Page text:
Most people secretly wish they were pirates. It’s just true. But until now, the jury was out on the modern-day appeal of ostracized sailors forced to wear gigantic maritime birds around their necks.
Leave it to BAM to clarify the matter. People around the world have been submitting readings of an excerpt from Samuel Taylor Coleridge’s 1798 poem The Rime of the Ancient Mariner to BAM’s Record Your Rime project, initiated in conjunction with Fiona Shaw’s much-anticipated performance of the work (running through Dec. 22 at the BAM Harvey Theater). The results, which you can listen to here, are fantastic.
Who are these closeted sailor-thespians among us? Many are lit lovers by trade, like Jynne Dilling Martin, poet-in-residence of Antarctica; Kathy Zarker, age 84, who teaches English at her Chapel Hill retirement home; and Justine Kilkerr from Brighton, England, who recently published a novel.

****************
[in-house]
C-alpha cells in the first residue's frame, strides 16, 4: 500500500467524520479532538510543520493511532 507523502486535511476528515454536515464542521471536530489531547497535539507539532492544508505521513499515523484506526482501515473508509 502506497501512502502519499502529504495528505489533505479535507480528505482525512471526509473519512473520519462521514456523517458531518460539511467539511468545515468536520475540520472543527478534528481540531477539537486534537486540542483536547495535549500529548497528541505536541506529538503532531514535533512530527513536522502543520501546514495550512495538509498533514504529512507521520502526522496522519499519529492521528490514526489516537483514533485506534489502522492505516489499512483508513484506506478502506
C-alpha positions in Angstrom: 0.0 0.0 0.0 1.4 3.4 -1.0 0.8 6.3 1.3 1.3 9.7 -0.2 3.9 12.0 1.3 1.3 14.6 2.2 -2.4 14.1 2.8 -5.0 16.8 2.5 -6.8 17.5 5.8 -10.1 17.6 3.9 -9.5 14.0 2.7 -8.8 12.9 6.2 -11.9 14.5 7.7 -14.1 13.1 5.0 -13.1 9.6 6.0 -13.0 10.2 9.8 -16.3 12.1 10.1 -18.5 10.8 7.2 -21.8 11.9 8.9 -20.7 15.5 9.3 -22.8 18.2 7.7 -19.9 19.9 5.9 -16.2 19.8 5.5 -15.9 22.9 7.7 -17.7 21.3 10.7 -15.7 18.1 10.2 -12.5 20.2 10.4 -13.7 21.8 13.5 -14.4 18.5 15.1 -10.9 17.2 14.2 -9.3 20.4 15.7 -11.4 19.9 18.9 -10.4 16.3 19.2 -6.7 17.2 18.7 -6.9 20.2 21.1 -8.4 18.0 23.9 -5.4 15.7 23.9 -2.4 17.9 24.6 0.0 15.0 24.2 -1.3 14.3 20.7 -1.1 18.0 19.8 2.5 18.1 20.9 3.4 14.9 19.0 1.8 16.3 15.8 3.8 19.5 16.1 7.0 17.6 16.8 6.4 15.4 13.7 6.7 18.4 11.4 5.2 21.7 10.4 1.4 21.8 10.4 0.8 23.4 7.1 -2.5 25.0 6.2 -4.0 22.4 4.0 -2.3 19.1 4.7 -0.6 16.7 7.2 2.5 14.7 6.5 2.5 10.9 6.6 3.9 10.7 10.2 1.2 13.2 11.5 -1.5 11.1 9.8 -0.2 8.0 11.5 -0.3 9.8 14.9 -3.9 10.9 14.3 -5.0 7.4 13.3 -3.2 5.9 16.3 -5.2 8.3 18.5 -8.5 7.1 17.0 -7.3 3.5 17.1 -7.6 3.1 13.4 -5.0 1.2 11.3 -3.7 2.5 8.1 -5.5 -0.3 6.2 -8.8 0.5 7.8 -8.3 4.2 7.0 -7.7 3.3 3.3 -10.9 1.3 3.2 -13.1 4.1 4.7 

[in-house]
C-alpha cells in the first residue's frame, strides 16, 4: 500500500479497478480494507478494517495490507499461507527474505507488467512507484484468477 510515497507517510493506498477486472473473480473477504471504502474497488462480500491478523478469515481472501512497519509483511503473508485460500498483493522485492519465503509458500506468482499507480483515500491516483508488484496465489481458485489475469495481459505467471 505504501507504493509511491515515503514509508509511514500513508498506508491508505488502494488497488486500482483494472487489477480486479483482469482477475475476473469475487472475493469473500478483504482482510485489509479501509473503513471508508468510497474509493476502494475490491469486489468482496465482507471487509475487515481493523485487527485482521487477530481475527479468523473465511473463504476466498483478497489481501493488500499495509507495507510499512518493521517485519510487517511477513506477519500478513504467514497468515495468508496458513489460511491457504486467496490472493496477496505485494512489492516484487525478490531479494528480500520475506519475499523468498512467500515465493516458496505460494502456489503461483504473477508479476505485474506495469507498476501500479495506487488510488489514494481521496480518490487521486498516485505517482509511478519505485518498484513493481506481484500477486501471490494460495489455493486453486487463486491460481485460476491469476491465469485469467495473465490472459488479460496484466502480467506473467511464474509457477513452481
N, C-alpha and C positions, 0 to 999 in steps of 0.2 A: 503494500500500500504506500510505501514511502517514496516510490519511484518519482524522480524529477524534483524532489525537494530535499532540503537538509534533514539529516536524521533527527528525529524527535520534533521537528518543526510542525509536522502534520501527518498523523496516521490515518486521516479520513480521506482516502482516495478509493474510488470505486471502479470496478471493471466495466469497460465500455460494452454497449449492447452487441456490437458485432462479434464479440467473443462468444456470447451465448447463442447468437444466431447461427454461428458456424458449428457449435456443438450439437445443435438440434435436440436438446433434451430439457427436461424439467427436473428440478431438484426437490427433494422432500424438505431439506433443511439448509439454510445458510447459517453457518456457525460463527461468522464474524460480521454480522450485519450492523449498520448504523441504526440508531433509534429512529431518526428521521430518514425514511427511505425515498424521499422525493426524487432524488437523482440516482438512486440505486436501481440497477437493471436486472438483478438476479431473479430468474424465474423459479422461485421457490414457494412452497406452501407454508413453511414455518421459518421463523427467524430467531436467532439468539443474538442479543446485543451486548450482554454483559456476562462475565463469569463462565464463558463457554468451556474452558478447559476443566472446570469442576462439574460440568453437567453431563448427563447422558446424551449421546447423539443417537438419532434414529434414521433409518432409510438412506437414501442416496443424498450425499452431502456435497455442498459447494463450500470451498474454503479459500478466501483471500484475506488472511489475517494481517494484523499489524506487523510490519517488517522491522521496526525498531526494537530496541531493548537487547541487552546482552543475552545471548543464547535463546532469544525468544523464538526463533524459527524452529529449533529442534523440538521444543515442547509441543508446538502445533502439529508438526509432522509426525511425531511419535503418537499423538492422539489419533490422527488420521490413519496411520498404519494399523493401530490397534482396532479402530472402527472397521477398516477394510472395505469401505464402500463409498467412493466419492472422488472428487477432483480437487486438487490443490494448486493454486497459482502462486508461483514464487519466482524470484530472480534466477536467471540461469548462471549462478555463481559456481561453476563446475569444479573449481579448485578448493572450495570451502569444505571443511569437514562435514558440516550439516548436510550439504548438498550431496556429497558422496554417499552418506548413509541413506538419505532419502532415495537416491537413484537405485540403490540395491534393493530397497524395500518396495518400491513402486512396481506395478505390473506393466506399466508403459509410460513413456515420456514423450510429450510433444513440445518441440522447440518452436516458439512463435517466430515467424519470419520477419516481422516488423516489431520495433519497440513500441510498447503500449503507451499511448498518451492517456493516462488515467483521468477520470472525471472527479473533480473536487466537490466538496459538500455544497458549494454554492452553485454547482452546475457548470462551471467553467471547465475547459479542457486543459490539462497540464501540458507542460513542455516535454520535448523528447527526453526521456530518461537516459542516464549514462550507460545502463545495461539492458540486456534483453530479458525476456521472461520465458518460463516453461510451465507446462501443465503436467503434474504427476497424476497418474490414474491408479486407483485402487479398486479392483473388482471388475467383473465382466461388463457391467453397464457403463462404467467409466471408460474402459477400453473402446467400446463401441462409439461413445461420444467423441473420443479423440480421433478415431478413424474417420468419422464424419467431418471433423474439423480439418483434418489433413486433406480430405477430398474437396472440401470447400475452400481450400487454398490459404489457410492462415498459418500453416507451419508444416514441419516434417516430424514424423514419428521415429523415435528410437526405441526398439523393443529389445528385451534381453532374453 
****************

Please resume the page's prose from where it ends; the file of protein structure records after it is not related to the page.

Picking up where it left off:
Then there’s Cassidy Phillips from Wales, whose voice sounds like a cross between a rusty hinge and a character from The Dark Crystal; Carolyne Mason, who whispered the poem from Malaysia; and eight-year-old Lucy Foster from Harlem, who assertively reminds us that, on this particular misadventure, there wasn’t a drop to drink. A class from Brooklyn Friends School even rapped a version over “Paper Planes” by MIA.
You’ll want to listen to all of the versions. But your first stop should be BAM’s crowd-sourced Frankenpoem, stitched together from 44 of the submitted readings and animated by their in-house talent. Australian, southern, radio, grade school, and other cadences dovetail in a whirl of iambic tetrameter as watercolors bring the poem’s vivid imagery to life: parched tongues wag, ready for rain; slimy sea creatures rise from green depths; a boat spins in the vortex of a dream.
Of course, the reading of readings will be Fiona Shaw’s. The Tony Award nominee, who learned all 626 lines of the poem while jogging, won a Drama Desk Award in 1997 for her performance of T.S. Eliot’s The Waste Land. Which should tell you that she, more than anyone, is qualified to man Coleridge’s sails.